I never sailed on USA 17, although I did spend a number of late nights aboard her at anchor in Valencia, serving as unskilled labor on a project. I went out on the chase boats in San Diego quite a bit, starting with the second sail with the wing. It was a big relief to see the telltales laying flat and only lifting where they were predicted to lift! I was able to watch both races from the Oracle Racing VIP boat.

The tradition of limited use boats to win the AC goes way back. Reliance, the largest boat ever to race for the America's Cup (144 ft LOA), was broken up for scrap within months after her successful defense in 1903.

It required something like 40 people to get USA 17 sailing, when you include the sailors, shore team, performance (instrumentation) team, etc. Many of the people with specialized knowledge of her systems are no longer with the team; some are on the other AC teams. I don't know the status of her systems - some of her equipment may have been cannibalized. She reached her maximum design loads in 5 kt of wind, and the load alarms were going off almost continuously around the race course. In fact, the first time she sailed the entire 40 nm AC race course without breaking something or having to stop for other reasons, was Race 1. She's just too fragile and high-strung to use for casual sailing, and it would be a big effort to reconstitute a team that could sail her.

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I kinda knew the "limited use" design and logistics stuff, but it still seems like a shame.

I guess I was really just whining about not get more "spectator" videos showcasing that wing.

We get to see relatively regular spectacular stuff from the French (BP-V, Hydroptere, et. al.). However, I am a huge fan of wings and it was just great when a US based "super tri" was out showing off "top of the class" performance.

On the other hand it is great to hear that you got out on the chase boats and that you made it to the big event. I am betting that some of the shake down / training runs were real shows (I would be green with envy except that I am sure you deserved it where I would probably only qualify as a team janitor). I expect that you will remember your involvement as one of the pinnacles of your involvement in both sailing and wings.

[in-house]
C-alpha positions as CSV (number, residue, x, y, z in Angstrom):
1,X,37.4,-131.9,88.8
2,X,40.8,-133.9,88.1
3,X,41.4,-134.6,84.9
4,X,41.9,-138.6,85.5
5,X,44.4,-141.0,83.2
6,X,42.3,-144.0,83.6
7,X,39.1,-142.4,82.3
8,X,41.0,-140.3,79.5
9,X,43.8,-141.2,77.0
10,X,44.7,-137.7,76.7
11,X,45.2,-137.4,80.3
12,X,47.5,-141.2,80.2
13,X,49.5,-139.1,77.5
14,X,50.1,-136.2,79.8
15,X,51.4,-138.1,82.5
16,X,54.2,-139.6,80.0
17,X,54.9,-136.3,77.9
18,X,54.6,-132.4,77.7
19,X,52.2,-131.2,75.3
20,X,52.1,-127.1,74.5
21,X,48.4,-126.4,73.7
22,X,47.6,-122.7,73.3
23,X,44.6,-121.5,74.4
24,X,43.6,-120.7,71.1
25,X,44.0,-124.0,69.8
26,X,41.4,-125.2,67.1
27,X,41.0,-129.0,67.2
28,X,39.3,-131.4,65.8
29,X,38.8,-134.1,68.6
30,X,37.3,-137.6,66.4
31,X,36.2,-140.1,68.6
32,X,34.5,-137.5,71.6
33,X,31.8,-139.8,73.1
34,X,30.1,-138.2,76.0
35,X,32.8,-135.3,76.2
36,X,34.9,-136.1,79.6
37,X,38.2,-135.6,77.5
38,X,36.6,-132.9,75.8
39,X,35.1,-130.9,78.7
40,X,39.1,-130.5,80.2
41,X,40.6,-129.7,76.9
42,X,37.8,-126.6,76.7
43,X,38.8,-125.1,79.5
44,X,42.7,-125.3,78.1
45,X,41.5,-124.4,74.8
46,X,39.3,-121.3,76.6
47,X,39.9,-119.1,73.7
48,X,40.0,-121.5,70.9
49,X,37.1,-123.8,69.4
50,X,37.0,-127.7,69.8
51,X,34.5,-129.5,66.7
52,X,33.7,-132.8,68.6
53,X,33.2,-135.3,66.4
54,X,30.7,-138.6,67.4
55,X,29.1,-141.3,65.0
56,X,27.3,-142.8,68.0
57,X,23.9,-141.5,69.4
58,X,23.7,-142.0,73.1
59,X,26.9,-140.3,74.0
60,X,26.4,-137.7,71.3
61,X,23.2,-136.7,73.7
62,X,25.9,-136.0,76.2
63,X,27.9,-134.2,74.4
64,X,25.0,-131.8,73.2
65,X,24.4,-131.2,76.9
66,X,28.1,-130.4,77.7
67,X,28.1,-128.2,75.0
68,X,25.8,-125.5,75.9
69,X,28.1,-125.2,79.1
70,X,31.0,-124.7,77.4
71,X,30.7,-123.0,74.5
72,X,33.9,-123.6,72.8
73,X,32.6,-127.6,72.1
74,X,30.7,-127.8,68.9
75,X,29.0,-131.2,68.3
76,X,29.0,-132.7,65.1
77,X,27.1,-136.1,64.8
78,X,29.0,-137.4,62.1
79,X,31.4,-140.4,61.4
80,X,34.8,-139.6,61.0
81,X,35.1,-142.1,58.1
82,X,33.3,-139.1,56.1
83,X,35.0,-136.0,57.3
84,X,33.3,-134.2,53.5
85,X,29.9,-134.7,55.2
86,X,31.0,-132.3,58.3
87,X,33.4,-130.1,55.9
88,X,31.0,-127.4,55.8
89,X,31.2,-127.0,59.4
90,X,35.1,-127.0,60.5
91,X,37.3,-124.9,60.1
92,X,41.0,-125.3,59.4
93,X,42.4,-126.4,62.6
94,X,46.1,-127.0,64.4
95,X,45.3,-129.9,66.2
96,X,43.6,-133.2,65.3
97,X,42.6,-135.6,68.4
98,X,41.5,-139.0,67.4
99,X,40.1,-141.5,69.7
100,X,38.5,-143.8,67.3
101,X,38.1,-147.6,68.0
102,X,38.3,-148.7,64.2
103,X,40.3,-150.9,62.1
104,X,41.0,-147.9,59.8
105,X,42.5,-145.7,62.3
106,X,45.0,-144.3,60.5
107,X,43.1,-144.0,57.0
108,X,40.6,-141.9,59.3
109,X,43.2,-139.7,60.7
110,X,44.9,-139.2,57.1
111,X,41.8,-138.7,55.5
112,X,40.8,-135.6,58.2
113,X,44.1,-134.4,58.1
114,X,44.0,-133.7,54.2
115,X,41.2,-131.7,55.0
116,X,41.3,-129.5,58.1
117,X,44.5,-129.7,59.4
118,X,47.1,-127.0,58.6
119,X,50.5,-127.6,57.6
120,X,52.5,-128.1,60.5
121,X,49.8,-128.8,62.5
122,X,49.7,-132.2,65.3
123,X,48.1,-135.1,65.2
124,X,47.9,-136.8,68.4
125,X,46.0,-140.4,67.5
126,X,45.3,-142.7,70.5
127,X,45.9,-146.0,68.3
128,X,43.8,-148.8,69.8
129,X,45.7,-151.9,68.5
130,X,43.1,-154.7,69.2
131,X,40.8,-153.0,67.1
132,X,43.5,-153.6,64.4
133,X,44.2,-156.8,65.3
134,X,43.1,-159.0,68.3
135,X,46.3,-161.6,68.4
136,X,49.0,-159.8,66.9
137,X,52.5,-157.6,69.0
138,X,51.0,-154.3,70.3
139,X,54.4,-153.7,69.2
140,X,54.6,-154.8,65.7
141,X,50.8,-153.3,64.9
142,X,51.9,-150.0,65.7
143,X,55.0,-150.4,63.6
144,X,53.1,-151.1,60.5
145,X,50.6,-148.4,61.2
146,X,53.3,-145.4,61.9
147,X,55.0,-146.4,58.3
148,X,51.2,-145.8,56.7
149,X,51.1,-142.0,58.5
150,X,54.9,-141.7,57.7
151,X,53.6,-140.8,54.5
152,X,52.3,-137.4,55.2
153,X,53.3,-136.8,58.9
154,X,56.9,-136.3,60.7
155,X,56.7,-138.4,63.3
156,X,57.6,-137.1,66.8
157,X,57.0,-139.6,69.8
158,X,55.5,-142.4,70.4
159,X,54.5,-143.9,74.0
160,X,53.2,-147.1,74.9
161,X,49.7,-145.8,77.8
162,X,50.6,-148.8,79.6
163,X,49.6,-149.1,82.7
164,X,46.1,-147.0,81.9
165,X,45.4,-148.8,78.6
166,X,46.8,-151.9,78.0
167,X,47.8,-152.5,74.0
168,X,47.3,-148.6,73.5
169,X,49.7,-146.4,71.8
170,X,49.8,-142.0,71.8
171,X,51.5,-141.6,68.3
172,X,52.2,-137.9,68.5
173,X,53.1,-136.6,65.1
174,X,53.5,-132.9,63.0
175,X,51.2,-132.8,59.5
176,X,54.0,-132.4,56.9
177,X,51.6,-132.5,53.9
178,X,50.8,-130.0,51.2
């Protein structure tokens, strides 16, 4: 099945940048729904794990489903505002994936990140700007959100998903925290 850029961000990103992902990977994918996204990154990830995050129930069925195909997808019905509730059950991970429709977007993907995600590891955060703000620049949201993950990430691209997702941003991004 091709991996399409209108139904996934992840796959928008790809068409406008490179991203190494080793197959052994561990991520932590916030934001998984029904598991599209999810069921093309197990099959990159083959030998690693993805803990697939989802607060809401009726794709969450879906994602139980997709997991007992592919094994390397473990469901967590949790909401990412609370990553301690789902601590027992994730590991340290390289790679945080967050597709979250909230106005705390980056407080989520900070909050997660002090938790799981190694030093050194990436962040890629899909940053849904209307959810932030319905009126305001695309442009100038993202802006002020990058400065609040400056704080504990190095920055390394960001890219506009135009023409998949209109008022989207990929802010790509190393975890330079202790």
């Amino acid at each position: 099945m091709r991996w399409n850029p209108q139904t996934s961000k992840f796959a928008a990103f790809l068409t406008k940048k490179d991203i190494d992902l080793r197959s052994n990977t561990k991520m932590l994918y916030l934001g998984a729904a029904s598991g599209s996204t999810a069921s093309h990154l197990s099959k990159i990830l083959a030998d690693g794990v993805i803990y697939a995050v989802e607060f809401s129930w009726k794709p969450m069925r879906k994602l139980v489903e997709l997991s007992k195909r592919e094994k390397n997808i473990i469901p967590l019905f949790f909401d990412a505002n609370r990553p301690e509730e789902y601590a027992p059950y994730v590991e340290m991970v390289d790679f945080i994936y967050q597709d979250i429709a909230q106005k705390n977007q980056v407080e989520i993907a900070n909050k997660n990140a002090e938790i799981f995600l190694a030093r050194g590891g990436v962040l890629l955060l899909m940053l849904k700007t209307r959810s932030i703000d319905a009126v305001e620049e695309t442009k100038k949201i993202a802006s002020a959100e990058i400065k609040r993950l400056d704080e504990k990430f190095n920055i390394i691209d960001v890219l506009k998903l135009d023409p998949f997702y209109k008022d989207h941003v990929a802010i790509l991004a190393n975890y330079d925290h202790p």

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### giulio.iJunior Member

some good news and update on www.herusails.it

ciao
giulio

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### DCockeySenior Member

Bernoulli's equation works for incompressible "open flows" along a streamline as long as the viscous effects are negligable.

Bernoulli's equation is valid for water flowing past the spoon along streamlines outside the boundary layer of the spoon. Put in the velocity and the pressure can be obtained as long as the pressure and velocity at some other point along the streamline are known.

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### ErwanSenior Member

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Ben Halls A-Class Wing

from the A Class wing thread in Multihulls on SA: ( http://forums.sailinganarchy.com/index.php?showtopic=134280&st=0 )

captain horizon

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16-February 08 Posted Today, 06:47 PM

Great looking wing Thilo!I just want to clear up some misinformation on the front page story. Firstly the wing was by no means overweight. I was told by all the expert wing nuts that I would be hard pressed to build a wing that was less than 34 kg. my original weight goal was 27.2 kg or less. In fact the final all up weight was 24 kg. this compares to a mast, sail, battens, boom, Mainsheet system and traveler at 21.2 kg. The big difference is that the CG of the wing is about 2 meters higher than the soft rig. As reported in this thread, this dramatically increased the pitching and really hurts upwind performance even in a moderate chop. It will be interesting to see if Thilos wing is lighter. I think he will experience the same thing I did especially in a venue like Islamorada if the wind is out of the NE to SEE directions. The C class also suffers from pitching due to the wing weight but it not nearly as dramatic as the A Class. And no the stiffness of the rig was also not a problem . The real problem was time in the boat learning the rig.I built my rig in 2007 but I doubt that other than maybe design improvements that the rig was built with new or higher technology. The majority of the components in my rig were autoclave cured using high modulus carbon. I noticed in Thilos blog that all his components were wet layup. Lots of ways to build things but certainly wet layup is not higher tech than autoclaved parts.As far as rigging the boat with the wing, not that big a deal. My wife Nan (wing Sherpa) helped me each morning at the Worlds install the rig. It took an average of 25 minutes from trailer storage to ready to launch. Heck at my age it almost takes that long to suit myself up for a days sailing. I did make a special trailer to transport and store the wing but judging from the cool trailers I have seen in Europe and the US lately this is a minor problem. I suppose if everyone in the boat part had wings it could be a logistic problem. Cost of the wings certainly is a big factor. Even with doing a lot of the work myself the cost of my wing was close to that of a complete new boat. To achieve the weight that will be competive expensive materials need to be used. I was was right on minimum weight at the Worlds at 75kg.It will interesting to see how Thilo does at Lake Garda in the big breeze. Good luck and hope all the great design and hard work pays off.Ben HallUSA 99